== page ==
Transitioning successfully from employee to manager

Transitioning successfully from employee to manager

Moving up from employee to managerial status can pose a number of challenges. Here are a few to-dos on how to gain credibility and prove your leadership qualities.

You’ve accumulated a great deal of expertise in your area and now, here you are, promoted to manager.

The conversion from managing your own work to managing others’ requires the ability to learn quickly, so that your career path can continue to flourish.

Becoming a successful manager can be learned and help is at hand.

Build your new network

It is more important than ever to consolidate (and nurture) your network.

Your new circle will comprise your team members, colleagues and mentors. They are all there to advise, share their expertise and skills and provide support for the projects you are keen to put into action.

Harness the strength of the group; you will find it difficult to lead the battle alone.

Listen, simply

A large part of coming to grips with your new role as a manager involves listening.

Active listening enables you to discover new points of reference, to connect with your team members and get to know them better.

Listening to those around you at work will improve your communication skills.

Do not underestimate the power of a “What do you think?” It shifts the focus and invites discussion, giving you greater insight into what is really going on in the company.

Leverage individual strengths

To define your new role requires an exercise in introspection. Establish where your strengths and talents lie; you will be relying on these to master your new management responsibilities.

Also think carefully about your weaker points and the areas where you feel vulnerable. By acknowledging your weaknesses to others, you demonstrate your accountability and invite trusted colleagues to help you improve strengthen your skills in these areas.

It is also your responsibility to cultivate your employees’ potential.

Understand your organization’s culture

There is much more to an organization’s culture than its values. It also defines the way the company does things, the way it treats its employees and how managers communicate with them.

An organization’s culture represents its identity, its DNA. Becoming fully acquainted with your organization’s culture will not only help you acclimatize to your new managerial role, but it will also help you convey the culture to employees.

Deciphering this code of conduct also enables you to anticipate any organizational changes and transformations which will, in turn, make it easier for you to adapt.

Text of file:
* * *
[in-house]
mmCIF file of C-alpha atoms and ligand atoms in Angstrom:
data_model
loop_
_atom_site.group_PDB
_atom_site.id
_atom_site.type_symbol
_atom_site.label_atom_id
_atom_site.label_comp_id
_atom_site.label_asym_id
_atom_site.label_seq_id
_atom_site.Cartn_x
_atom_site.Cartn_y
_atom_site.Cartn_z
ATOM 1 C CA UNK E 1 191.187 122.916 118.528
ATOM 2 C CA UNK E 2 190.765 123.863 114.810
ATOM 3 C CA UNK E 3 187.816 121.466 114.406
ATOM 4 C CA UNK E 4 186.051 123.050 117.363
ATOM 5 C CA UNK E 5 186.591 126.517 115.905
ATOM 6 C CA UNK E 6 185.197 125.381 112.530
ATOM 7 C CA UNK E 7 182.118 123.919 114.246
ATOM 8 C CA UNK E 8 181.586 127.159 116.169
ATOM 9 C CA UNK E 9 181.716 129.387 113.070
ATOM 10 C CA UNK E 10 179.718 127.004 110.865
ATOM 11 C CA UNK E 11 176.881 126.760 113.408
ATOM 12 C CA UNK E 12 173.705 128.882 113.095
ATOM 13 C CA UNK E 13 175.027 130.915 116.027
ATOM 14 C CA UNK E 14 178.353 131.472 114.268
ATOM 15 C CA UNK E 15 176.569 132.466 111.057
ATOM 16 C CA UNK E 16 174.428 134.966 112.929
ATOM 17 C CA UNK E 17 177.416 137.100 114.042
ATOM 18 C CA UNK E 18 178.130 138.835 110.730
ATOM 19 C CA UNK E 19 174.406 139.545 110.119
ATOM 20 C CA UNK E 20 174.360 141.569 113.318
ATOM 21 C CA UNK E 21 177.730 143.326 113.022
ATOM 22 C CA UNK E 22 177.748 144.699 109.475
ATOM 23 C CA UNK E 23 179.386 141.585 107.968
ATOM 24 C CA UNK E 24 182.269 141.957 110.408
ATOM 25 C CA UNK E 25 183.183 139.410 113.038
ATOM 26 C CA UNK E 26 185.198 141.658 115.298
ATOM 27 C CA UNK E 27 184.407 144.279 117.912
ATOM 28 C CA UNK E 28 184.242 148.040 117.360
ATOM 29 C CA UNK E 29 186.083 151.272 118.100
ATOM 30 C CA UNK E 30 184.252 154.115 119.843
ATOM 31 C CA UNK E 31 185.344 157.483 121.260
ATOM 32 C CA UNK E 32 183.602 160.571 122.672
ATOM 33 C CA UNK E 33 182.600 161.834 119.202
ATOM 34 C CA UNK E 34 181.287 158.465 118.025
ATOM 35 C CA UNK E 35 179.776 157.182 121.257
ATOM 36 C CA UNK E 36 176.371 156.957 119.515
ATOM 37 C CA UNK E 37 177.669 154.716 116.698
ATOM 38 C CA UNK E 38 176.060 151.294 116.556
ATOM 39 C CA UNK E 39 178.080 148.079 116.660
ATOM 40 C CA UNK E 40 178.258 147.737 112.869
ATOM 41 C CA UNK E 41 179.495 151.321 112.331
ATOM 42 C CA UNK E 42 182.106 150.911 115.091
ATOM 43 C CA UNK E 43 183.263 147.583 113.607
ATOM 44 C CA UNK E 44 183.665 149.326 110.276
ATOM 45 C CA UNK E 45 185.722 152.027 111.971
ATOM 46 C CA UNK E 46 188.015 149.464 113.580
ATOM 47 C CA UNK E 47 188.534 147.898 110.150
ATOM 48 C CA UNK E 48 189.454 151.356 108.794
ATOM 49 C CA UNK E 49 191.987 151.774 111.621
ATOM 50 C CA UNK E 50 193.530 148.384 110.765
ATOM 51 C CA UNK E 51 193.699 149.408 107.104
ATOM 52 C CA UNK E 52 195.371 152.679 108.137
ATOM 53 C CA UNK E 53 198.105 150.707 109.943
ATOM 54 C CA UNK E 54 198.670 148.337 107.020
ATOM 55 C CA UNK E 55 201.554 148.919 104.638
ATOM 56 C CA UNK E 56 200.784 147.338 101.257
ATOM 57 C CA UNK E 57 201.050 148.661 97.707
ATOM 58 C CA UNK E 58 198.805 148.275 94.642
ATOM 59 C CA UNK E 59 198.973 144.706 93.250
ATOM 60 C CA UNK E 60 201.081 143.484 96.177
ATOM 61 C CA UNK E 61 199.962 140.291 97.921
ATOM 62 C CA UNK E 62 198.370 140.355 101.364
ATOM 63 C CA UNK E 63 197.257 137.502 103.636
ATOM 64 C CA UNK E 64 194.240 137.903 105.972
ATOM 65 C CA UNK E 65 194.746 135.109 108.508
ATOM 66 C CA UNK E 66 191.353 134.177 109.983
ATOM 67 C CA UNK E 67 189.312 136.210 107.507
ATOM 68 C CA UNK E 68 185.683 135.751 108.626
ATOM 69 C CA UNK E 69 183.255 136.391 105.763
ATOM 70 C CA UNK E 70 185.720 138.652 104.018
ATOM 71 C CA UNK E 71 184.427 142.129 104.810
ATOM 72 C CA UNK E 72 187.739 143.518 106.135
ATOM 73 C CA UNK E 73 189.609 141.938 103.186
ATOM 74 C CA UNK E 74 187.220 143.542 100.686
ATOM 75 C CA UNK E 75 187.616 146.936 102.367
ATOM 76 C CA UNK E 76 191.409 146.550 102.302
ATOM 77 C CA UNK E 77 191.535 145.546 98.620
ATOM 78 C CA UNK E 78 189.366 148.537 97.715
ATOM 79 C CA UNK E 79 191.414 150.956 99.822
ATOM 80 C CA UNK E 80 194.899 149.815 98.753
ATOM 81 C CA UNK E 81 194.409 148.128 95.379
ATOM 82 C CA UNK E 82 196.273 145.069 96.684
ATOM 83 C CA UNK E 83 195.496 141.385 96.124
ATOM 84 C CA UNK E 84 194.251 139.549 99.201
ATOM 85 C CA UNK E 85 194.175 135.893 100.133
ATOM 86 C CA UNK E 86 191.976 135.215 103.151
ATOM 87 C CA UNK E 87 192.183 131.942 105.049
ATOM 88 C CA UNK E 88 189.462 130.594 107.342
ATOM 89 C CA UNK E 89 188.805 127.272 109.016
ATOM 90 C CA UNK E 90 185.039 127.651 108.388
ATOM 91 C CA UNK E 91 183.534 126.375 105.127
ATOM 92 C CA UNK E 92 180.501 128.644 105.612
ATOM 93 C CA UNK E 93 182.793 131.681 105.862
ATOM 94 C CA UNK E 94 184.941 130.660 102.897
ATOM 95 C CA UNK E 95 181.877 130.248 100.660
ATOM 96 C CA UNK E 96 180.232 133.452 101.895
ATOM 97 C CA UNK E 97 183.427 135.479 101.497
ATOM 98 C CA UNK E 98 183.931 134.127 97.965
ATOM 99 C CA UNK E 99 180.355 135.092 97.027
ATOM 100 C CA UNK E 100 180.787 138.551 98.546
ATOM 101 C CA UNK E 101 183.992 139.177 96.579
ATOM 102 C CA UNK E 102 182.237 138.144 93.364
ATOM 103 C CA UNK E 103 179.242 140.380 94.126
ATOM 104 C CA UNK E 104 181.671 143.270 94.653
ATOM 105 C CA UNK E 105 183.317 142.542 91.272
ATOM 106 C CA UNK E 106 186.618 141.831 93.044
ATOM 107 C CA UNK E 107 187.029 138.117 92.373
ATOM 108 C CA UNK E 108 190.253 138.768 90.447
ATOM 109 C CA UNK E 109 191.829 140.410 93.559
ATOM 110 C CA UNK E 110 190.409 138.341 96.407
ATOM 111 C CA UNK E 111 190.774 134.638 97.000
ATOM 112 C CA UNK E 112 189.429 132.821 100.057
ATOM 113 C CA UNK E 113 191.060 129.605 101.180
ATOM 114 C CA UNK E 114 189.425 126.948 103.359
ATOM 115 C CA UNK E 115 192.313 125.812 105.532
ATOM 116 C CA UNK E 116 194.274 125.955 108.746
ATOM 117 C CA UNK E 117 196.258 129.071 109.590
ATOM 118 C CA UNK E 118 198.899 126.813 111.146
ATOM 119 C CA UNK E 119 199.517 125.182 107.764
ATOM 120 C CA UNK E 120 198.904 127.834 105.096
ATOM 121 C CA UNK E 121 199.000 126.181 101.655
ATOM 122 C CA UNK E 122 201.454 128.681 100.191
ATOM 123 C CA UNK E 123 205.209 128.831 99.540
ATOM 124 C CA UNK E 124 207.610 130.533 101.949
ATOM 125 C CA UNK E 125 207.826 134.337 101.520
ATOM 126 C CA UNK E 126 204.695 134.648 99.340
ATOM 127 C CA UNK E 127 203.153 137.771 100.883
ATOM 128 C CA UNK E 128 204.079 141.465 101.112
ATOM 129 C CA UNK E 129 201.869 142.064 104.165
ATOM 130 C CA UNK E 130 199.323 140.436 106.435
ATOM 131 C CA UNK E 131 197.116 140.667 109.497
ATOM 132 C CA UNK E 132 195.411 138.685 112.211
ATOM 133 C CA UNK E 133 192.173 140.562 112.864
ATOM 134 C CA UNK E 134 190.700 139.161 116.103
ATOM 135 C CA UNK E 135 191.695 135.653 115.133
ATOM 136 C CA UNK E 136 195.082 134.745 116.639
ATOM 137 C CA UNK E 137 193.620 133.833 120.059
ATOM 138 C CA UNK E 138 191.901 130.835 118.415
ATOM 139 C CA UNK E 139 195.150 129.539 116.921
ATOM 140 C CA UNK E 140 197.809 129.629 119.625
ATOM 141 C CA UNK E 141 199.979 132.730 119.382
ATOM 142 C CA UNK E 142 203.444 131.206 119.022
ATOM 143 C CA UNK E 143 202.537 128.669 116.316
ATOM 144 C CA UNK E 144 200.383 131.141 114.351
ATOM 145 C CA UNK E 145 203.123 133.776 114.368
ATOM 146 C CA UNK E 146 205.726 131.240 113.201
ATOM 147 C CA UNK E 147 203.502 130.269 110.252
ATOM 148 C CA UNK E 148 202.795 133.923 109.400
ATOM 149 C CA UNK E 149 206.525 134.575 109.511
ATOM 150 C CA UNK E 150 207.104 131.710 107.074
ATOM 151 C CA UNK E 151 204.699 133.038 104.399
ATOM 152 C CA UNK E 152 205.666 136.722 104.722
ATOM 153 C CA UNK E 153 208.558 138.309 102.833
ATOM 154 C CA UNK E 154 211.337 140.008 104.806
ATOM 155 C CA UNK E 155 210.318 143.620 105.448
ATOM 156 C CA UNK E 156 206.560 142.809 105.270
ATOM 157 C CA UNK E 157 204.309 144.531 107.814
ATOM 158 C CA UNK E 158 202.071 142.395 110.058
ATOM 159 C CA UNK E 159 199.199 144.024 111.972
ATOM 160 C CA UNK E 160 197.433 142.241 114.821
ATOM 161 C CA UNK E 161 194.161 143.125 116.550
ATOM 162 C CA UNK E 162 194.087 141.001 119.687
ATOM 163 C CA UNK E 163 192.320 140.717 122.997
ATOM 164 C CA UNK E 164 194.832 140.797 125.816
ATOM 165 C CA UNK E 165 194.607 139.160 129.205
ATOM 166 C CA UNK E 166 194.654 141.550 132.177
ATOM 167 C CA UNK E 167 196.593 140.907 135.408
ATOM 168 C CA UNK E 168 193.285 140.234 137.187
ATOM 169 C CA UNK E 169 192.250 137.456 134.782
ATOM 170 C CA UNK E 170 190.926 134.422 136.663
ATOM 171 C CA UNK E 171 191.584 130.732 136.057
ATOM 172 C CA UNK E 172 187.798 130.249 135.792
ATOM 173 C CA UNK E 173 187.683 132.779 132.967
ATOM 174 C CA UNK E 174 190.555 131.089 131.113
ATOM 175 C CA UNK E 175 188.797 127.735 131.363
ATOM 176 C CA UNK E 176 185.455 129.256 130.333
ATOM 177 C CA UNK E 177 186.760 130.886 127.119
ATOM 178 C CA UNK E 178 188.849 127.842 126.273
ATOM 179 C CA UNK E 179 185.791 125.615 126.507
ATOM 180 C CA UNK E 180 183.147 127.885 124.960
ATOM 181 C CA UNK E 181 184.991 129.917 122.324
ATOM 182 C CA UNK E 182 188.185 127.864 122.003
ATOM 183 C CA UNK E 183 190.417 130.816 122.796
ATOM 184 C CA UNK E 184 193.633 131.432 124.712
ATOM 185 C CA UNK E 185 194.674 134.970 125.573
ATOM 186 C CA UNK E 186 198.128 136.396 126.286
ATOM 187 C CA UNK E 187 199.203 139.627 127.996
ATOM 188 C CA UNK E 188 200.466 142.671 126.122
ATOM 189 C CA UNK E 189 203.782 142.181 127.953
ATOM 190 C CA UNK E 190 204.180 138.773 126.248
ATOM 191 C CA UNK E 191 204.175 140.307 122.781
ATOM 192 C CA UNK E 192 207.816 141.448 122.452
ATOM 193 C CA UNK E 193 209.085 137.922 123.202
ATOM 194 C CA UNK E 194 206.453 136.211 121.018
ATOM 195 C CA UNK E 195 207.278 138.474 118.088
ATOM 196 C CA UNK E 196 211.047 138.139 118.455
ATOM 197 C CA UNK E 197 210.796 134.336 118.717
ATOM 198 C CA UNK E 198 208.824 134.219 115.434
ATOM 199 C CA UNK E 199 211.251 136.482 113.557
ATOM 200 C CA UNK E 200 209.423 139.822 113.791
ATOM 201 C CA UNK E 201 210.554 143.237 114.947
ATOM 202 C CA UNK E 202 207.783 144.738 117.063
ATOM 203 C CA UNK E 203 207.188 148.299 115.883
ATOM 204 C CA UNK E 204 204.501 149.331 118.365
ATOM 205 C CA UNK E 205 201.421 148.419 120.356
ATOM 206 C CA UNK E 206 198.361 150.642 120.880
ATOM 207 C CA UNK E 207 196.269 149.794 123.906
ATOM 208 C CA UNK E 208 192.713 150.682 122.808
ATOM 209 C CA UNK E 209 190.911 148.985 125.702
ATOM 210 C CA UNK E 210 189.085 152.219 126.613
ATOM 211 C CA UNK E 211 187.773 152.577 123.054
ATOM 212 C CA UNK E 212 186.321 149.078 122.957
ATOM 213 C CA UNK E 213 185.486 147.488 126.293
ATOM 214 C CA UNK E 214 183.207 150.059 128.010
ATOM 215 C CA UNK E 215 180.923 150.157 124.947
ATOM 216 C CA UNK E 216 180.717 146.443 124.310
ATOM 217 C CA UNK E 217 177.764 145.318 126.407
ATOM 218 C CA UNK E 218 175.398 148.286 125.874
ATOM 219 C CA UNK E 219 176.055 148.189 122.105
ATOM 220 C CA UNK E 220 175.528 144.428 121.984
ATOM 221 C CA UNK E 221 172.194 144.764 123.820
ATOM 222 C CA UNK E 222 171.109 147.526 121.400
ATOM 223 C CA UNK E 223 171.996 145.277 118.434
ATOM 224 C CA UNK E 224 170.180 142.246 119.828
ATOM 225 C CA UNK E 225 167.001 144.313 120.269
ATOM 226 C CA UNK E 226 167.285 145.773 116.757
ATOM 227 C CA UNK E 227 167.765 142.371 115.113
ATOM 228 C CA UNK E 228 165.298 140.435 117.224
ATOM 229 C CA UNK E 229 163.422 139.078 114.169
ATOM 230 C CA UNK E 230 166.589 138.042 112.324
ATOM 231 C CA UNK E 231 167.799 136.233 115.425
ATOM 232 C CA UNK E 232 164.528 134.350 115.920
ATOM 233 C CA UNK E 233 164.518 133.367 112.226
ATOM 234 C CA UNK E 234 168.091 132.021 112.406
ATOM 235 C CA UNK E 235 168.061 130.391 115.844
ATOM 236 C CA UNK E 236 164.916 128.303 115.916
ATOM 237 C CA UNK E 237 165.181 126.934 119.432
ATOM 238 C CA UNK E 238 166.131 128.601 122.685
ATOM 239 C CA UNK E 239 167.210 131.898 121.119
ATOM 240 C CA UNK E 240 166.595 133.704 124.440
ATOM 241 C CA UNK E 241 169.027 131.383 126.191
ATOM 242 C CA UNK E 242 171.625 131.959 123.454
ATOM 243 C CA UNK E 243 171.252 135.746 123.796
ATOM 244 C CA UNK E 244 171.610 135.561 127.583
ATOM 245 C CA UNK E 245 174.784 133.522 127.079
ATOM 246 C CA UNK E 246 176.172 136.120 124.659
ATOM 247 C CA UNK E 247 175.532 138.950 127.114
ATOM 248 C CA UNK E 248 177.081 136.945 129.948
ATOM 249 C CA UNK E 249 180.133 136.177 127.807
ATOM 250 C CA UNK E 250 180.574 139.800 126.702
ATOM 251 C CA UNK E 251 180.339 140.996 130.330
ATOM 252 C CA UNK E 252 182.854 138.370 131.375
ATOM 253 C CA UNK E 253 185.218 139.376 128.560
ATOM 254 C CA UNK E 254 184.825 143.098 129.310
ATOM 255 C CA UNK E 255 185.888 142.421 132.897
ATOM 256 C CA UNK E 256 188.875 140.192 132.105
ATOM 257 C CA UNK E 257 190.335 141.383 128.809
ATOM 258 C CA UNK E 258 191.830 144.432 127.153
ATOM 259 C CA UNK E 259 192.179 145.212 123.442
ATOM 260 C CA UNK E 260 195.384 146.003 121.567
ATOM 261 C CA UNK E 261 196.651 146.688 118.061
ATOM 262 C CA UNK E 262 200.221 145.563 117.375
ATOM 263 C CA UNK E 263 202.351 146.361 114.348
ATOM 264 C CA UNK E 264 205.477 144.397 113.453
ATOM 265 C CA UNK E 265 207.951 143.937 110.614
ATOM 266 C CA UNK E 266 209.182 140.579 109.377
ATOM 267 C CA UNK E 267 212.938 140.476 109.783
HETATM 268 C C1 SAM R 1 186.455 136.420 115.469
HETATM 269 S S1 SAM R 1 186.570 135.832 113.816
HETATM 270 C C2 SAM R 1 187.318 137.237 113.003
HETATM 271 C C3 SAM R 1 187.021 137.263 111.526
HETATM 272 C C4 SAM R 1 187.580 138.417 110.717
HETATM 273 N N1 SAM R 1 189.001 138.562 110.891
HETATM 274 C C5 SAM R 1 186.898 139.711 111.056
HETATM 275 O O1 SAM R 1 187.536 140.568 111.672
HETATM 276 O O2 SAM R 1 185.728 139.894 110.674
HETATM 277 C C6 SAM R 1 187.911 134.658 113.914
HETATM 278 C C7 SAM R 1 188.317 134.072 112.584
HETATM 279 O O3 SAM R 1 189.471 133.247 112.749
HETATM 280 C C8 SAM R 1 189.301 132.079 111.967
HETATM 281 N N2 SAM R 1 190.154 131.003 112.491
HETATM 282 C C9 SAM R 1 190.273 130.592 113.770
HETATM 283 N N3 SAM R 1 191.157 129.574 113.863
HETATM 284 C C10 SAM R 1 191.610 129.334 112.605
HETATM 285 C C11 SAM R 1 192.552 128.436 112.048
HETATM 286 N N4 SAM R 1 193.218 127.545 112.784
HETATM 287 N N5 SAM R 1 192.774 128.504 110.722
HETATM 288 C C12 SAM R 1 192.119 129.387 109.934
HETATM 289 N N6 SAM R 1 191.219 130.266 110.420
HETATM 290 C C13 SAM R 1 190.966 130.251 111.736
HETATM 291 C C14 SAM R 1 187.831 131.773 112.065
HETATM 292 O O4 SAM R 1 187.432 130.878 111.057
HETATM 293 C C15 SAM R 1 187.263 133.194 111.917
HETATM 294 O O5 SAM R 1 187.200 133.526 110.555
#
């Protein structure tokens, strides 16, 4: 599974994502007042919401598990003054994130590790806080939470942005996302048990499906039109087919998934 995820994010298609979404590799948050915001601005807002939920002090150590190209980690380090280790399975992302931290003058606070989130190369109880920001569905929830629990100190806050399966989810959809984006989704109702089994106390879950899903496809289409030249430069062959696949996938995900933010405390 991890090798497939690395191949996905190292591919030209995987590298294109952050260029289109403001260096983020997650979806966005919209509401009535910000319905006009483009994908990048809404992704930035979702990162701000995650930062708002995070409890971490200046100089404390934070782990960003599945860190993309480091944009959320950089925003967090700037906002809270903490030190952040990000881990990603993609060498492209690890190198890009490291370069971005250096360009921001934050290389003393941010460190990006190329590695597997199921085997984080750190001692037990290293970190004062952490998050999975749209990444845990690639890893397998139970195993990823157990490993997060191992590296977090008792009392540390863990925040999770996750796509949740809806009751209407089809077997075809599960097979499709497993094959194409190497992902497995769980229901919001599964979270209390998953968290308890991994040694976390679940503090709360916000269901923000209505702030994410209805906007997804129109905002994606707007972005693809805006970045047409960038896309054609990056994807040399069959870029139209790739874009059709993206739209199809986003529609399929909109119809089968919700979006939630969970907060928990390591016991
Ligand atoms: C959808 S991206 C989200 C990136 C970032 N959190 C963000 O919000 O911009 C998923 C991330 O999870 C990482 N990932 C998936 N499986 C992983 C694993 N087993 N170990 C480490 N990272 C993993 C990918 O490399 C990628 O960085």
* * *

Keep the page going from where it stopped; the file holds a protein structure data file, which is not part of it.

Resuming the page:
Develop an action plan

Just as a new government briefs the nation on its first 100 days in office, you will be asked to carry out a similar exercise quite soon after taking up your new position. All the more reason to work out a plan of action to facilitate this transition period.

The plan revolves around the following 4 questions:

  • What?
  • How?
  • When?
  • How much?

1. What: establishing the results to be achieved

This is where you must draw a distinction between the results and the means. The objective must be quantifiable.

In order to attain an objective, everyone must know precisely what it is. Otherwise, it’s a bit like asking a marathon runner to cross the finishing line without telling him where the line is.

To trace your line, focus on the four specific features of a result:

  • Relevance: the objective has to be relevant to the business and strategic plans of the company.
  • Control: attaining the goal must be up to individuals and not external factors, such as a lack of resources.
  • Measurability: the goal must be measurable in terms of numbers and facts (and not based on perception, opinions or interpretation).
  • Ambition: the objective must be ambitious but realistic, and must aspire to improving the company’s performance.

2. How: state the means to be used to fulfil the objective

Once the objective has been defined, you must make it clear how, exactly, it is to be accomplished.

“Means” refer to the projects and tasks to be carried out, the tools to be put in place, the resources and the skills that must be acquired in order to meet the targeted results.

3. When: fix a timetable

Defining a timetable for achieving results is not merely a matter of plunking deadlines down on a calendar.

You also need to specify the duration of the activities and how human, financial and material resources are to be utilized.

Once the sequence of the activities has been defined, it is vital to stay on track but also to review and make any adjustments you see fit.

4. How much: taking stock

You should regularly review how your action plan is coming along.

Make adjustments along the way and ask for the support you need to reach your objectives.

If you are on target to meet your goals, stick with the plan and don’t change a winning recipe.